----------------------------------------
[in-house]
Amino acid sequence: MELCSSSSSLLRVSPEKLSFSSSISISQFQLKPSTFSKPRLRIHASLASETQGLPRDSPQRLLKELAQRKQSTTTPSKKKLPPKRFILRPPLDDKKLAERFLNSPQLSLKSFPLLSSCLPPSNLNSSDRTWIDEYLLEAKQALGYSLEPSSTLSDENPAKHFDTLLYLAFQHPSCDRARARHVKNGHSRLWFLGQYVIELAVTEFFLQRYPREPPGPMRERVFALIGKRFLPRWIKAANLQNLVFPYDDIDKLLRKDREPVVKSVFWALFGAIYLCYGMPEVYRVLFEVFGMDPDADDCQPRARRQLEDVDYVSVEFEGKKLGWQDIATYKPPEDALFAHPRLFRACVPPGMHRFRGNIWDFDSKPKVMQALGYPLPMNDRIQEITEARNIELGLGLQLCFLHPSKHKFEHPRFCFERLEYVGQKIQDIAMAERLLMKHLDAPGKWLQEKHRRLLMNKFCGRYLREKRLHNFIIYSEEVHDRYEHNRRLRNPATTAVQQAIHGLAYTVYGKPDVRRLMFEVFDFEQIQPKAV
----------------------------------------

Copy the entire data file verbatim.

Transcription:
[in-house]
Amino acid sequence: MELCSSSSSLLRVSPEKLSFSSSISISQFQLKPSTFSKPRLRIHASLASETQGLPRDSPQRLLKELAQRKQSTTTPSKKKLPPKRFILRPPLDDKKLAERFLNSPQLSLKSFPLLSSCLPPSNLNSSDRTWIDEYLLEAKQALGYSLEPSSTLSDENPAKHFDTLLYLAFQHPSCDRARARHVKNGHSRLWFLGQYVIELAVTEFFLQRYPREPPGPMRERVFALIGKRFLPRWIKAANLQNLVFPYDDIDKLLRKDREPVVKSVFWALFGAIYLCYGMPEVYRVLFEVFGMDPDADDCQPRARRQLEDVDYVSVEFEGKKLGWQDIATYKPPEDALFAHPRLFRACVPPGMHRFRGNIWDFDSKPKVMQALGYPLPMNDRIQEITEARNIELGLGLQLCFLHPSKHKFEHPRFCFERLEYVGQKIQDIAMAERLLMKHLDAPGKWLQEKHRRLLMNKFCGRYLREKRLHNFIIYSEEVHDRYEHNRRLRNPATTAVQQAIHGLAYTVYGKPDVRRLMFEVFDFEQIQPKAV